Two studies advance scientific understanding of a safe method for producing retinal pigment epithelial-like cells for transplantation and an effective way to repair the damaged substrate beneath these cellsTwo studies advance scientific understanding of a safe method for producing retinal pigment epithelial-like cells for transplantation and an effective way to repair the damaged substrate beneath these cells.
Transplantation of RPE cells derived from induced pluripotent stem cells (iPSCs) is one therapeutic approach that researchers have explored to treat retinal diseases such as macular degeneration, but life-long immune suppression drugs are necessary because the "mother" cells are derived from donors unrelated to the patient. Induced pluripotent stem cells are cells that have the potential to regenerate any cell or tissue in the body, as shown in a landmark paper published by Takahashi K et al in Cell (Aug 25, 2006). To find an iPSC alternative that does not trigger rejection, researchers have used a patient's own skin cells to generate iPSCs, but the process uses viruses to introduce the desired reprogramming factors. Currently, the U.S. FDA has not allowed clinical trials using virally generated iPSC. Medical University of South Carolina (MUSC) scientists, led by Lucian V. Del Priore, M.D., Ph.D., Pierre Gautier Jenkins Professor in the Department of Ophthalmology, have demonstrated that cells that are produced using a successful alternative to viral induction--exposing skin cells to human proteins-- will mimic the function of the RPE, and reported on their results in the November 25, 2015 PLOS ONE.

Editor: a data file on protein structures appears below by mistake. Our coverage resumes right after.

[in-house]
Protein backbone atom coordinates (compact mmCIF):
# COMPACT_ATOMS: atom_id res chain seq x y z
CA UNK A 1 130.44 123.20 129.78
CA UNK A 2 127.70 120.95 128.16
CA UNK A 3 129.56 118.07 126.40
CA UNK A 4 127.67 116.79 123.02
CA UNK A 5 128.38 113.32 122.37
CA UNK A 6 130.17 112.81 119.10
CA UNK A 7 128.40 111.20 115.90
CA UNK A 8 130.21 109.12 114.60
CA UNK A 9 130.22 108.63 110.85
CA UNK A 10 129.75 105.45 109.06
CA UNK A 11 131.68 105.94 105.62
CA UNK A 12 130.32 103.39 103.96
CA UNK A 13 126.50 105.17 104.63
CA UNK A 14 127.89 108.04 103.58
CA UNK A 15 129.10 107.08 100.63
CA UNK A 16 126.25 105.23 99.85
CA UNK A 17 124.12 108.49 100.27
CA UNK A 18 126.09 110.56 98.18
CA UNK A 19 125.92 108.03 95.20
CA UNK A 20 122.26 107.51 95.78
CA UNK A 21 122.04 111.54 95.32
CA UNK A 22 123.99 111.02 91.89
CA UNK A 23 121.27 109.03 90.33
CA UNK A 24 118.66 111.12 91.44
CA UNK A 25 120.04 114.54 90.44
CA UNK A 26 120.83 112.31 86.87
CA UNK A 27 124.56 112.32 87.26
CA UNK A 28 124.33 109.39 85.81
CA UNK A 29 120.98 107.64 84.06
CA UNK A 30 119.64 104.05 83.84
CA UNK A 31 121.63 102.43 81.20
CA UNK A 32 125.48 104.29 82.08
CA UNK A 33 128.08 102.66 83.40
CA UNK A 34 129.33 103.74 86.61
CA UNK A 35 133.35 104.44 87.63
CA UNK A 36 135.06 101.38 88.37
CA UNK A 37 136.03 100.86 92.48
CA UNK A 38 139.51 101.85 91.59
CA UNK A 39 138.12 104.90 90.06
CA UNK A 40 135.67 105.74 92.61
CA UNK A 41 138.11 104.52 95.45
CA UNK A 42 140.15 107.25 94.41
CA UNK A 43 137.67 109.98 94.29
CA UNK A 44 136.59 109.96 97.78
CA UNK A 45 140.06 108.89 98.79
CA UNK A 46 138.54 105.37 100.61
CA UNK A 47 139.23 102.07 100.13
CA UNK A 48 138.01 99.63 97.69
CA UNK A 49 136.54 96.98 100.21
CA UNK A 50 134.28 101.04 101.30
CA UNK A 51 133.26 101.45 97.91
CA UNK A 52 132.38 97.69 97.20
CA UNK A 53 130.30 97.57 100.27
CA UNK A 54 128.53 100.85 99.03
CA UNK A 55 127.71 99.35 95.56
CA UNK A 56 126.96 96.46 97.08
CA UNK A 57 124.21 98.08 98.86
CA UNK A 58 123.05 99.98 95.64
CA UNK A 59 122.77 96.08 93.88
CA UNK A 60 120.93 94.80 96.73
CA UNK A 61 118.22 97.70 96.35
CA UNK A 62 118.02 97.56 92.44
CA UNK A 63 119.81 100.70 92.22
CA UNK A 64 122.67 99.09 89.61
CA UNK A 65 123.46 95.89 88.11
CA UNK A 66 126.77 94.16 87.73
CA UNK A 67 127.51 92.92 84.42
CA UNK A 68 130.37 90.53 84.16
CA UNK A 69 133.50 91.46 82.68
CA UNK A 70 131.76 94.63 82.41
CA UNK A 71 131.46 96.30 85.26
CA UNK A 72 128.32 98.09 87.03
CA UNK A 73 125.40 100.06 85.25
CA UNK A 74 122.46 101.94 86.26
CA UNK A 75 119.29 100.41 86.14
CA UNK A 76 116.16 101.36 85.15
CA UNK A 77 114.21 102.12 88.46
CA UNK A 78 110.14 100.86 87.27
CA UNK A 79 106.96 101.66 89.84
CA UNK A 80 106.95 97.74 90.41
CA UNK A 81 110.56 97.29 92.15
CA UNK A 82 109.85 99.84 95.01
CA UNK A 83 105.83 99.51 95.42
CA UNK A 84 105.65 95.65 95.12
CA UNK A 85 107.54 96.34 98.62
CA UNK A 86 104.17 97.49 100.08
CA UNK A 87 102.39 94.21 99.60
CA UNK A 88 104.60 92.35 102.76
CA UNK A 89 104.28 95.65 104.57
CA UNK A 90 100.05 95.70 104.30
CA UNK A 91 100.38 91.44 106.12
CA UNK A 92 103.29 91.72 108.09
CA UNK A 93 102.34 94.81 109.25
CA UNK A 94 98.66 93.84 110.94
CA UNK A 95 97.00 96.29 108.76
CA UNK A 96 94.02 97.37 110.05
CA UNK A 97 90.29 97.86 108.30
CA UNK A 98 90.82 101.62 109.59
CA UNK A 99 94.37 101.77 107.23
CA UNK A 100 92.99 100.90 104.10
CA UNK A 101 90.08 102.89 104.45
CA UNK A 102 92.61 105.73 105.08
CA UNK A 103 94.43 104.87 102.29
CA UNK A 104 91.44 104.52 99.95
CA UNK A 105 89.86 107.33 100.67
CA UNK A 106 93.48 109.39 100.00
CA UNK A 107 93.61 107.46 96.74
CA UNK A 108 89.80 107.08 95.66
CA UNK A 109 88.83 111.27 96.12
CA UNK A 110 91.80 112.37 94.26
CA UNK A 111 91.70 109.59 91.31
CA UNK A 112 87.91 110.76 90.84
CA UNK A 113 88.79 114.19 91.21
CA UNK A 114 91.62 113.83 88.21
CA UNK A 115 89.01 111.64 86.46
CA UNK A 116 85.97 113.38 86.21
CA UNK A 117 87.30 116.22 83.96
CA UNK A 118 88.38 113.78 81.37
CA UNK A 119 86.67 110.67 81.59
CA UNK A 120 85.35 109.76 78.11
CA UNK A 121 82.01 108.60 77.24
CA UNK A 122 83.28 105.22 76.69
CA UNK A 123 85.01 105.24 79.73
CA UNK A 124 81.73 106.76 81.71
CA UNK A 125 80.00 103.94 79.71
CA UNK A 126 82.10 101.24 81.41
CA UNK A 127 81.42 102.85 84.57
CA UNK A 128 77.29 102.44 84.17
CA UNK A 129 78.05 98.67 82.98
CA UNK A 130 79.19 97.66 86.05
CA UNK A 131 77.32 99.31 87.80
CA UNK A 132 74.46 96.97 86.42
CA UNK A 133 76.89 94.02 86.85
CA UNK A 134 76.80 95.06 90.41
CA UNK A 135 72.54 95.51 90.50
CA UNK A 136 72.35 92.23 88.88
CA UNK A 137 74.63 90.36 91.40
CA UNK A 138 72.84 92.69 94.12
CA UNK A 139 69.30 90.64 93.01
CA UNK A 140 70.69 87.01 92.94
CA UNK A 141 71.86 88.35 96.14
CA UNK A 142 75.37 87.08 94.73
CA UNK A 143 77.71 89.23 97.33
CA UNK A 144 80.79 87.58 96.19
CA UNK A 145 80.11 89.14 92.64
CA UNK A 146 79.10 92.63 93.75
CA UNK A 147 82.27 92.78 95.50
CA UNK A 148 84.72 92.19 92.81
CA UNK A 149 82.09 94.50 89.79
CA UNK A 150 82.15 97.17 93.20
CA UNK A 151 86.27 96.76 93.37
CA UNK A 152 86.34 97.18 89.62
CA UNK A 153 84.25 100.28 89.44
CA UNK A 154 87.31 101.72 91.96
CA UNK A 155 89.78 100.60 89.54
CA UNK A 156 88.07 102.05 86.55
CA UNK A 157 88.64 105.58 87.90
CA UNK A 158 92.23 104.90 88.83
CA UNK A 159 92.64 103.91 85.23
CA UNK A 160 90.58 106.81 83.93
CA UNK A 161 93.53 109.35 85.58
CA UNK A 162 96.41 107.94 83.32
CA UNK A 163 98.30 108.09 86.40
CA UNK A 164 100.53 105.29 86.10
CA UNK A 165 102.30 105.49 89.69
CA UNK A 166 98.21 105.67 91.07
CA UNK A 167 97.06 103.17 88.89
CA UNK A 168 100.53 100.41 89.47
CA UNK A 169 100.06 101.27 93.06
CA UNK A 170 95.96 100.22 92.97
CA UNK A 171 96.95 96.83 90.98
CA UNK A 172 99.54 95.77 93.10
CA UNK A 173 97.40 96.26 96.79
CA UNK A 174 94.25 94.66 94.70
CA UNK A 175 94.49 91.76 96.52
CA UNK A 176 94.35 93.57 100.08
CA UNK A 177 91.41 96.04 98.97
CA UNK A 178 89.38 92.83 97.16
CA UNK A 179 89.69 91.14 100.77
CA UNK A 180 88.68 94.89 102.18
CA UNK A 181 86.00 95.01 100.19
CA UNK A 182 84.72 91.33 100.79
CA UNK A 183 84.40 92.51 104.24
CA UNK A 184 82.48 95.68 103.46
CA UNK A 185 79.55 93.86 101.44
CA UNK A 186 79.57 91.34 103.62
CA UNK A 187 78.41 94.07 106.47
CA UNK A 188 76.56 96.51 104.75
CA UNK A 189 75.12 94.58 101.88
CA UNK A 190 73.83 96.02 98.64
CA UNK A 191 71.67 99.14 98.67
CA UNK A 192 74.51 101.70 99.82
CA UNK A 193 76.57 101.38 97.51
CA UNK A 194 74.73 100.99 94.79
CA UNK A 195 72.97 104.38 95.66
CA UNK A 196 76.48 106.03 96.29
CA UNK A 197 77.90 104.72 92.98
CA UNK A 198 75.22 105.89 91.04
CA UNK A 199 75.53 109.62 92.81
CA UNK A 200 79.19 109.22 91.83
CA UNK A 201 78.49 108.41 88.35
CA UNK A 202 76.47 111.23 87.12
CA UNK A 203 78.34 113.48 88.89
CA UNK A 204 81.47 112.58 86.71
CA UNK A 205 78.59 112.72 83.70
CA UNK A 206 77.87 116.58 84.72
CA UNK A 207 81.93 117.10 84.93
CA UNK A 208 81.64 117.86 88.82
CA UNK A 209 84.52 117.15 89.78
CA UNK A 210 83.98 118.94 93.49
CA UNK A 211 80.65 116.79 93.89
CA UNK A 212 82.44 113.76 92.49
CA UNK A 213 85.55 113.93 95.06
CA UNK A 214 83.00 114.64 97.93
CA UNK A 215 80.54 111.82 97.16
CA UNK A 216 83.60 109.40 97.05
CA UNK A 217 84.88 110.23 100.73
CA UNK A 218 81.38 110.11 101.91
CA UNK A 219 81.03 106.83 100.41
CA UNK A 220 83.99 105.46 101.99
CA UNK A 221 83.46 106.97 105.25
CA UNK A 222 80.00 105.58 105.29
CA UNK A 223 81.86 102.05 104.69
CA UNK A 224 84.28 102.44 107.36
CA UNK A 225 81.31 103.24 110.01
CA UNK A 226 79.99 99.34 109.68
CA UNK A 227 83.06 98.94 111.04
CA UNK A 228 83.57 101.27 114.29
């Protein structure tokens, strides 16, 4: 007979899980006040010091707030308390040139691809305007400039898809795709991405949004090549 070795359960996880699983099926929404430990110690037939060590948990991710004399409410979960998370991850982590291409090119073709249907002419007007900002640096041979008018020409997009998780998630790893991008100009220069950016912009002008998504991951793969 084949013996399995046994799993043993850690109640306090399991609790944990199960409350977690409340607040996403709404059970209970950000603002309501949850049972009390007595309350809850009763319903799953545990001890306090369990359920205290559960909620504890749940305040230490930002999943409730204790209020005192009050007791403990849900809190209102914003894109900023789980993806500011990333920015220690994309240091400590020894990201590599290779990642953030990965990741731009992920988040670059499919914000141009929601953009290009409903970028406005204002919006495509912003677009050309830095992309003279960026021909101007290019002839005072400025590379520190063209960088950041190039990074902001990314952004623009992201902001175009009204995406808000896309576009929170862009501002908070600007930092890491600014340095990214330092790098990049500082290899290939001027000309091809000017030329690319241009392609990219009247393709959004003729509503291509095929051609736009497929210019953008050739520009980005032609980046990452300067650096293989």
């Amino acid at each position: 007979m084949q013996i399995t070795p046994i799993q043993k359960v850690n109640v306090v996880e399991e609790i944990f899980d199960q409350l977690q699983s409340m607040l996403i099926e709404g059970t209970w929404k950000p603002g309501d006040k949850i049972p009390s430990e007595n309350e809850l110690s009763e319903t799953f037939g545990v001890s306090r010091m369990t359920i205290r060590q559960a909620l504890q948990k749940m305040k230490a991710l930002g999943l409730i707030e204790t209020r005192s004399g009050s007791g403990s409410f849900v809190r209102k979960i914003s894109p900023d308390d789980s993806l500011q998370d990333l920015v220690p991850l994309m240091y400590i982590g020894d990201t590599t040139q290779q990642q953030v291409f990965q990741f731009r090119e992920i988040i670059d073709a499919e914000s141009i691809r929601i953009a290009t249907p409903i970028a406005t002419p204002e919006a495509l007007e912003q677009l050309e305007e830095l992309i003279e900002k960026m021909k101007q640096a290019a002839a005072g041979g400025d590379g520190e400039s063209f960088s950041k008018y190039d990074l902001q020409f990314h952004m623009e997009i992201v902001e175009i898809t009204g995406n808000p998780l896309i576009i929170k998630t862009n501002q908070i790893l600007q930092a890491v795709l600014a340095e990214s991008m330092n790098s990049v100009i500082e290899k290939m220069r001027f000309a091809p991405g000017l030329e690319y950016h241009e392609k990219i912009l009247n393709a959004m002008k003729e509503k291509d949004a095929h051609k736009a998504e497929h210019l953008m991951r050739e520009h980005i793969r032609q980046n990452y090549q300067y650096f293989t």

"This works because ultimately the DNA ultimately leads to creation of a protein inside the cell, which then affects the cell's behavior," explains Del Priore. The efficiency is low; only about 1% of cells become transformed, he reports, but the research establishes that these cells can then be turned into RPE and that these cells function normally in the Petri dish. Specifically, the work demonstrates that the generated RPE can ingest outer segments from the retina, which is important in the normal maintenance of this delicate neural tissue. Work on this project involved a collaborative research team that included Ernesto Moreira, M.D.; Jie Gong, M.D., Ph.D.; Mark Fields, Ph.D., MPH; and Zsolt Ablonczy, Ph.D.
Successful transplantation of RPE cells will depend upon repair of the damaged Bruch's membrane (BM) beneath the cells, and Del Priore and investigators also have reported on the effects of doing a "chemical peel" of this substrate in Translational Vision Science and Technology (Oct 30, 2015). BM explants were dissected from young and old donor eyes. A combination of cleaning and then coating the explants with extracellular matrix ligands removed the abnormal protein deposits and rejuvenated the tissue. These results demonstrate that the detrimental effects of aging BM can be reversed by reengineering the BM surface with this approach.
The main application of this potential therapy is for treatment of the dry form of AMD. Ninety percent of AMD patients have the dry form, as opposed to the wet. Clinical trials for therapies that arise from this human protein-induced pluripotent stem cell research and BM reengineering are still several years away, says Del Priore. It is hoped that MUSC will be a principal site for these landmark studies.